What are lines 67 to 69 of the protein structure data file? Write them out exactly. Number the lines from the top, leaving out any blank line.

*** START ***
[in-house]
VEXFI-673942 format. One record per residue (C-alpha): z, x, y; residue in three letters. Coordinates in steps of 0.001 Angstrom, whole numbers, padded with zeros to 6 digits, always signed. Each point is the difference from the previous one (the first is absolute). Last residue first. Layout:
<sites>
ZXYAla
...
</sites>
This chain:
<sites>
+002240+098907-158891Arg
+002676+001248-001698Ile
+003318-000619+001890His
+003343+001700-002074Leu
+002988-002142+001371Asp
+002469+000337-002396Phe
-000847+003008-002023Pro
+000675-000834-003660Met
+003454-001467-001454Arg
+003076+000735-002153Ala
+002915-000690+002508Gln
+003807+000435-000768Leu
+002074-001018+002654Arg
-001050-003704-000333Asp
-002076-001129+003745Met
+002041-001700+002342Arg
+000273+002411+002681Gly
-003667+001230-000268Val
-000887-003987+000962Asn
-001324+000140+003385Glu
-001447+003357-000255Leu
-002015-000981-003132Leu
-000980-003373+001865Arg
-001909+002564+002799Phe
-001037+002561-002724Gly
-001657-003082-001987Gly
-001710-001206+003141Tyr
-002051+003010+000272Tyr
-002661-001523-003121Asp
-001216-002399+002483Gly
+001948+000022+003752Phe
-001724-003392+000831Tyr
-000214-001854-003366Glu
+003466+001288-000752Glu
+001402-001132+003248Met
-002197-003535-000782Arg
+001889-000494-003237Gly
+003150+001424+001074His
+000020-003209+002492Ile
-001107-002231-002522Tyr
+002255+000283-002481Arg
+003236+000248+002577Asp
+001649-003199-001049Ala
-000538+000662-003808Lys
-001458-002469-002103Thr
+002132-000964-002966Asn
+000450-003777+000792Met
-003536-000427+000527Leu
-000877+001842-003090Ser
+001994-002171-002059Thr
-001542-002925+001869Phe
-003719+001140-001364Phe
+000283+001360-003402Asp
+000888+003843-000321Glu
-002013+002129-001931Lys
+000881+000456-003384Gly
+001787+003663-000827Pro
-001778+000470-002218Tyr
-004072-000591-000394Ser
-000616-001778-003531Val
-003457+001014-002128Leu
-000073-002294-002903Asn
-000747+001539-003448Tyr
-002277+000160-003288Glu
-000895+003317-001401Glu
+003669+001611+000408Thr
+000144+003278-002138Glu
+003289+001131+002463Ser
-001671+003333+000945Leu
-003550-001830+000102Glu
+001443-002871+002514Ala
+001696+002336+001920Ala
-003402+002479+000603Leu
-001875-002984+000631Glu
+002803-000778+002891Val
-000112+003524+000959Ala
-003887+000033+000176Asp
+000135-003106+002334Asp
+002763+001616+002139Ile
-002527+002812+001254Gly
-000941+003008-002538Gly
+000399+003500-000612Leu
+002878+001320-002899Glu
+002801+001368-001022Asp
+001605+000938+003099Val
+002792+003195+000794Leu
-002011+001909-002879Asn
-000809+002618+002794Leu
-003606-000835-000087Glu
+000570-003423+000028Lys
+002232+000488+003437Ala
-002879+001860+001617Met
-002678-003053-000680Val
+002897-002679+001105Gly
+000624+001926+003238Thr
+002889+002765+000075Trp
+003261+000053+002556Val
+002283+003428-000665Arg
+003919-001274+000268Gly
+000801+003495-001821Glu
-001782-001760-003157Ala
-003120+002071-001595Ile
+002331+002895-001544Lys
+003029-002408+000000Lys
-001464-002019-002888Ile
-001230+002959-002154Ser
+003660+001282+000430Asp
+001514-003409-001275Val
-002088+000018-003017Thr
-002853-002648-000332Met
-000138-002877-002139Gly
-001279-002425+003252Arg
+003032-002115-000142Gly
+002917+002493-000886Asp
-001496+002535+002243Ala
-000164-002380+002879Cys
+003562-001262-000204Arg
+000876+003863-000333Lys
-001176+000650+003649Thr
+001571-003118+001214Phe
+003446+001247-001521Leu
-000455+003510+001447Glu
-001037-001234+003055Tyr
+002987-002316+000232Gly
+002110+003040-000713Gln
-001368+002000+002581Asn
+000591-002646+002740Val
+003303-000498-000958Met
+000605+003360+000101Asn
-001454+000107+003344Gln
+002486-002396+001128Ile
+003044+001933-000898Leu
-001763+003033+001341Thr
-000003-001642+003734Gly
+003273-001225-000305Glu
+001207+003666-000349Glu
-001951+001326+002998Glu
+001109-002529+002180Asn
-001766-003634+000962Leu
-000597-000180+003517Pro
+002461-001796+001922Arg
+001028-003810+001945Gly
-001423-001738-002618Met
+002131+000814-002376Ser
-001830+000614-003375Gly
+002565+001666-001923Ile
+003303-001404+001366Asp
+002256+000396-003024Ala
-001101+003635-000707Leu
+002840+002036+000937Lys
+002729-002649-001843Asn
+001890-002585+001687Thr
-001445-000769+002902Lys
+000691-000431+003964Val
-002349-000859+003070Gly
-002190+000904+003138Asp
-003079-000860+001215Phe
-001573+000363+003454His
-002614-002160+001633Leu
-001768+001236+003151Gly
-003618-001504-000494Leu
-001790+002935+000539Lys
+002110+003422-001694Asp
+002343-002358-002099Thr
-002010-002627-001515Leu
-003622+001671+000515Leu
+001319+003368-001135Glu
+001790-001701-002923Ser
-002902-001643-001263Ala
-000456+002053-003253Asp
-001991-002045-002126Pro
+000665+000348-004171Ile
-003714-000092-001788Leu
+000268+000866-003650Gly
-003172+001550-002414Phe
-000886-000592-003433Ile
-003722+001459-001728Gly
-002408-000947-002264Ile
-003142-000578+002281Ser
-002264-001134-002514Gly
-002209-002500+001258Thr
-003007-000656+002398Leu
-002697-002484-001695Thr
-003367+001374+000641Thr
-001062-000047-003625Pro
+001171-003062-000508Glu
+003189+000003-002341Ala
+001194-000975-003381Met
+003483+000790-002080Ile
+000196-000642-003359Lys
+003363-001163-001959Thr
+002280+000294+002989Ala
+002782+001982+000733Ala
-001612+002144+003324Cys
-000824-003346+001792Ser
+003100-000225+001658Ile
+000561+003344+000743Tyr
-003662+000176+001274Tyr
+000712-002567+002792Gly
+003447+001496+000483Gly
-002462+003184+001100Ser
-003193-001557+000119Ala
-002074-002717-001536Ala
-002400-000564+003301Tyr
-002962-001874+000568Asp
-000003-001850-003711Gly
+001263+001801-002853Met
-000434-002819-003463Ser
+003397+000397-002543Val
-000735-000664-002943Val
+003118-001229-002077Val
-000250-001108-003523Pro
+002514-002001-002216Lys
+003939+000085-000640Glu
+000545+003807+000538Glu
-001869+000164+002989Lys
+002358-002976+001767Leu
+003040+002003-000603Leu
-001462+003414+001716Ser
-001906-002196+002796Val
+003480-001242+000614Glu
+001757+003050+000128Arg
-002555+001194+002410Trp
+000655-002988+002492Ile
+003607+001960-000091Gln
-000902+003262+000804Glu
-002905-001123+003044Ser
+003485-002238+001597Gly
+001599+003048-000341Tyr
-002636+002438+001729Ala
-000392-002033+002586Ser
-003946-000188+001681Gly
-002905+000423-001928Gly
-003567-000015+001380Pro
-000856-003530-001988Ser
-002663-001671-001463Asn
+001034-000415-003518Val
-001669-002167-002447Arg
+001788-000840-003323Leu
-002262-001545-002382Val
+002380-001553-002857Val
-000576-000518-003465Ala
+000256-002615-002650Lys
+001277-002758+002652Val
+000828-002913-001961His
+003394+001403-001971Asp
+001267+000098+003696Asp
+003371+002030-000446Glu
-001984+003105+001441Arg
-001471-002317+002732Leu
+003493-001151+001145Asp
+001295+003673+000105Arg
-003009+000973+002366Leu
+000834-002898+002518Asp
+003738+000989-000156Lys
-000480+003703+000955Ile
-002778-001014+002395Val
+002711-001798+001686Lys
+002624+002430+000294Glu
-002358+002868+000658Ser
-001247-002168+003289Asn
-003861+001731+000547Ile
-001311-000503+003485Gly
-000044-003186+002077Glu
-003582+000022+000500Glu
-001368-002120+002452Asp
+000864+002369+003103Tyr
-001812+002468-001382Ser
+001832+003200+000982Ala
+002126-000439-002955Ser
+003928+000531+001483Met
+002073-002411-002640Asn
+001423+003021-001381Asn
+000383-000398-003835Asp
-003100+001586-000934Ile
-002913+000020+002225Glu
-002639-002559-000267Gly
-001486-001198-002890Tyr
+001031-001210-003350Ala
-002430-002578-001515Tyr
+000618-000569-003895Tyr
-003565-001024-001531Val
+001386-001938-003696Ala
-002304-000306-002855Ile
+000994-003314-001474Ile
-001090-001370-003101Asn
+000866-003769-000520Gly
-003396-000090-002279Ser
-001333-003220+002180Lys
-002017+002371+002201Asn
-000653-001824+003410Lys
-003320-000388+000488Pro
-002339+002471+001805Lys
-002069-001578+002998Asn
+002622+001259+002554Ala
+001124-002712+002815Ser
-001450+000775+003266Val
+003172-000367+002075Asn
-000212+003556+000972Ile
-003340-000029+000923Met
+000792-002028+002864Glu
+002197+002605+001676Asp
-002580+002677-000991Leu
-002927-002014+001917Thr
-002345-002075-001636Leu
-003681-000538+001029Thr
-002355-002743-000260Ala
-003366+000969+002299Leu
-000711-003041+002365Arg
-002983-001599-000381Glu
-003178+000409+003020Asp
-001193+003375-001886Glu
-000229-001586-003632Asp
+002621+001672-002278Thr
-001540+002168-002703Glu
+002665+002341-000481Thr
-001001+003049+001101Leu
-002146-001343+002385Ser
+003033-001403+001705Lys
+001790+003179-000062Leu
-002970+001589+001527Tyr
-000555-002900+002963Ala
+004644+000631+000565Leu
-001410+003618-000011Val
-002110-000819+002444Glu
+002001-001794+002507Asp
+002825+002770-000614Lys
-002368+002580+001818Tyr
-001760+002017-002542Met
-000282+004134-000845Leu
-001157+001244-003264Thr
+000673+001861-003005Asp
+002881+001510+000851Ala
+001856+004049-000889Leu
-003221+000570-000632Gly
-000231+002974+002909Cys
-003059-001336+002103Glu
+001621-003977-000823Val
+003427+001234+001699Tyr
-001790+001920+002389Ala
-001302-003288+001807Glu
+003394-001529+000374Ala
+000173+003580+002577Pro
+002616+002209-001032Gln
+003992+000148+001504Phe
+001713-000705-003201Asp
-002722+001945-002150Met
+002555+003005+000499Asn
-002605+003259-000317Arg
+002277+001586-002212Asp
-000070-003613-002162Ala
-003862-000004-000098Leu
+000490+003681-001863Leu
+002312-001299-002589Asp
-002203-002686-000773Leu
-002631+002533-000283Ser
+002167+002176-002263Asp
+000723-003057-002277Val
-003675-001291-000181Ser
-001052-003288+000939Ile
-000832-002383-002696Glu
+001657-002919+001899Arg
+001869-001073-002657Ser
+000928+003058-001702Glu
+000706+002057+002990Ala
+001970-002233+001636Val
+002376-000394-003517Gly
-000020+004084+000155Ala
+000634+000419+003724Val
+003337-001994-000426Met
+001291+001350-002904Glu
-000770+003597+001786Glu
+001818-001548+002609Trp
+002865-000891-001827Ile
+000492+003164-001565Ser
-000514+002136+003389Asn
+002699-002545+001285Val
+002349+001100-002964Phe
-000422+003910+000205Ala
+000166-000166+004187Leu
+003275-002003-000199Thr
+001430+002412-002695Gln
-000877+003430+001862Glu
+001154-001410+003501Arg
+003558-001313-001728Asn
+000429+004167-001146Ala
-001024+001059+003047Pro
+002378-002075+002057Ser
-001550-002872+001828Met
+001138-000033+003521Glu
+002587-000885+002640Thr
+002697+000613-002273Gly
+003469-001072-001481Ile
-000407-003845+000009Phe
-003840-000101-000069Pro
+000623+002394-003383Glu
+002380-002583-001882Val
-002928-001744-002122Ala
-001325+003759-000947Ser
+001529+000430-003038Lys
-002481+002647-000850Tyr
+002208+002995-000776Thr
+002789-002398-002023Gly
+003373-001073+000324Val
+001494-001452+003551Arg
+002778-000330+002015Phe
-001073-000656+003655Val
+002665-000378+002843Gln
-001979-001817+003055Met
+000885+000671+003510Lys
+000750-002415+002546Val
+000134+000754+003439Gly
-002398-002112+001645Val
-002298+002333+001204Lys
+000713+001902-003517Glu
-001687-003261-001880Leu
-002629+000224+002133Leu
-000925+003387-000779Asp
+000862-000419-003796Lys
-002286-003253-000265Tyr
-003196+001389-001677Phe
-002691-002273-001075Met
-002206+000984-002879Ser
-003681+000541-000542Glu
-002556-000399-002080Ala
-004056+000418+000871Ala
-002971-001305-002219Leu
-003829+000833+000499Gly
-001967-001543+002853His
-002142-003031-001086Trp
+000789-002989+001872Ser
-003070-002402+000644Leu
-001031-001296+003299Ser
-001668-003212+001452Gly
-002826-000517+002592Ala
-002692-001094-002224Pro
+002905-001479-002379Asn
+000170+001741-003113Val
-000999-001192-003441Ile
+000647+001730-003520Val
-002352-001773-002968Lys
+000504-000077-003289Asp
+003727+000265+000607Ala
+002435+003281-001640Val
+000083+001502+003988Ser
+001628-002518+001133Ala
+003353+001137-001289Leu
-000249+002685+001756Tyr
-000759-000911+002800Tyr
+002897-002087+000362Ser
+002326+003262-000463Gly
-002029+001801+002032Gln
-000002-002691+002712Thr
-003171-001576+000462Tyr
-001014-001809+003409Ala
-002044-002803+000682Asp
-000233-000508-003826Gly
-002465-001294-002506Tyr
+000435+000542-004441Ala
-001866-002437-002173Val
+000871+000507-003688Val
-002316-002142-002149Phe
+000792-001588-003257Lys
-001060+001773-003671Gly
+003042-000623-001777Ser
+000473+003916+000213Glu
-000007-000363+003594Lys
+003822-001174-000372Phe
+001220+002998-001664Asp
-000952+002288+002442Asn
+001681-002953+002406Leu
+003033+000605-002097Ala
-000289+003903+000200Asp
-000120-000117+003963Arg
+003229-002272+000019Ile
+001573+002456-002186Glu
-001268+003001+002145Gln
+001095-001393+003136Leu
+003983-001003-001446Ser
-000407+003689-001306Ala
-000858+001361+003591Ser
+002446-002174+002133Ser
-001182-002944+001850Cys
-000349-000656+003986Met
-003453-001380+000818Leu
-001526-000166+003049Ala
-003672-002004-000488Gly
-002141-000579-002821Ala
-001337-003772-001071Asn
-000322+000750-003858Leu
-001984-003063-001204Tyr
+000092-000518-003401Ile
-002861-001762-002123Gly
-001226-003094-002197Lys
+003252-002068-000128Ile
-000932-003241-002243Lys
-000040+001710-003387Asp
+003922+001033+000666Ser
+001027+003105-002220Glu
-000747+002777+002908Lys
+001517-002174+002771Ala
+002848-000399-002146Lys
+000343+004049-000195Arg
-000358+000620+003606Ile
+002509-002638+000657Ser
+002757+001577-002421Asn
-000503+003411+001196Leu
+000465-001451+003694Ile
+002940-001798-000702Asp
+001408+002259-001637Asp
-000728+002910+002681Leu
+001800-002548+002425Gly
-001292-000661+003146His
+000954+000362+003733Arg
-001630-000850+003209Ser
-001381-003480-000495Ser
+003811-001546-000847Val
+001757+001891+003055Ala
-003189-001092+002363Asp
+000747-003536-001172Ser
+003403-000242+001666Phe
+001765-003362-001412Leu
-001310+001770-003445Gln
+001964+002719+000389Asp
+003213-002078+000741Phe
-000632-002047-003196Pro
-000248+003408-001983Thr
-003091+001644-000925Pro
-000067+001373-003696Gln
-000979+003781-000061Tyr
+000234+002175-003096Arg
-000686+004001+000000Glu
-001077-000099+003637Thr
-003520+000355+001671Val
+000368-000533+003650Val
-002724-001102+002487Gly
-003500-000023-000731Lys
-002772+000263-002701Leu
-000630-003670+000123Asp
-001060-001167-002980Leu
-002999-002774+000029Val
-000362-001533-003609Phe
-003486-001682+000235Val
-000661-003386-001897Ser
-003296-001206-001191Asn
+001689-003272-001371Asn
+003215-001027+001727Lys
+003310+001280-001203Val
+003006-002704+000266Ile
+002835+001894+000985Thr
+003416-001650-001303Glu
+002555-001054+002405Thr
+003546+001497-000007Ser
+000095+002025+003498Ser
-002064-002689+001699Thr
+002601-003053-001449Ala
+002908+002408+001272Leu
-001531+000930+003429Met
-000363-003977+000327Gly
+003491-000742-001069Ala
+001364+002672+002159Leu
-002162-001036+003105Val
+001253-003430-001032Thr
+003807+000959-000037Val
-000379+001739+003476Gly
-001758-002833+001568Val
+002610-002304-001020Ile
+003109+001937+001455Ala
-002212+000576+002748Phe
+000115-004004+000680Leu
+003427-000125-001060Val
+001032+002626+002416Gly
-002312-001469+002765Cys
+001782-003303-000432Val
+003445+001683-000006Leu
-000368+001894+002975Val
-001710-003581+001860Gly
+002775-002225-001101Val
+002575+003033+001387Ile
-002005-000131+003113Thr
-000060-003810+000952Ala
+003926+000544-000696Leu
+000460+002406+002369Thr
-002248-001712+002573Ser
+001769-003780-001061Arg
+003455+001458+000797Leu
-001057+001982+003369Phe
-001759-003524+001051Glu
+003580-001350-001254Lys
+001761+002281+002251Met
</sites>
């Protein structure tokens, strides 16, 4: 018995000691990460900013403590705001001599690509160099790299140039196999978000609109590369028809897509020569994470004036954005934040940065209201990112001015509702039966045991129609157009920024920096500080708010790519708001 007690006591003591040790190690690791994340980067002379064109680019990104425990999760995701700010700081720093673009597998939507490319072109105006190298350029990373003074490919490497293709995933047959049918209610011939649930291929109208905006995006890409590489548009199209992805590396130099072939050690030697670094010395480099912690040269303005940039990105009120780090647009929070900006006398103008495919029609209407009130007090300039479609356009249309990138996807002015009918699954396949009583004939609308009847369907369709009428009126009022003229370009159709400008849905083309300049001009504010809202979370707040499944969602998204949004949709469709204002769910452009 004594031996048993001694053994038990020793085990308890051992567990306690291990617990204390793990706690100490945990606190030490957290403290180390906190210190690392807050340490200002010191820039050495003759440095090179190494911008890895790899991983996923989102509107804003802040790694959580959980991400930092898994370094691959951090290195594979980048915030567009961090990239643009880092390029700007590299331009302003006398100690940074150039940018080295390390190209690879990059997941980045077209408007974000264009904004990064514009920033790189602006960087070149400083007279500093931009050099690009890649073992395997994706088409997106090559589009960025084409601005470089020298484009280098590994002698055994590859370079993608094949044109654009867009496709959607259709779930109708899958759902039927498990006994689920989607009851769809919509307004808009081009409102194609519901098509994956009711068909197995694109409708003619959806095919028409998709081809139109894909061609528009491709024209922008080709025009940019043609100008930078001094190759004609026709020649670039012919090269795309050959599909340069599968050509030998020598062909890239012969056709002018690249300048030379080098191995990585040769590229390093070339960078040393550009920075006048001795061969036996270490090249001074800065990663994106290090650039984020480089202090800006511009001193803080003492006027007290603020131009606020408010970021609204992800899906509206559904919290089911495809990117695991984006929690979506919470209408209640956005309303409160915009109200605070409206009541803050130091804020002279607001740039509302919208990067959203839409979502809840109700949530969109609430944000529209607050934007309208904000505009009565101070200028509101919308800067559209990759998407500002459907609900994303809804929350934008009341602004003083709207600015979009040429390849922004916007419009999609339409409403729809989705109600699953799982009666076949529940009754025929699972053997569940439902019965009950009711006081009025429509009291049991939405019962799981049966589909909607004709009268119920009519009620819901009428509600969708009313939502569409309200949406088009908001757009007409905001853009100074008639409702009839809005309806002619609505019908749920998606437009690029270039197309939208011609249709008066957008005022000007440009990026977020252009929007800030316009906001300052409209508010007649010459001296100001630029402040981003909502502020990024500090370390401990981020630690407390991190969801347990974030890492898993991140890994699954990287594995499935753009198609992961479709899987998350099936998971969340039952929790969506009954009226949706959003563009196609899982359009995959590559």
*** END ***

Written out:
-004072-000591-000394Ser
-000616-001778-003531Val
-003457+001014-002128Leu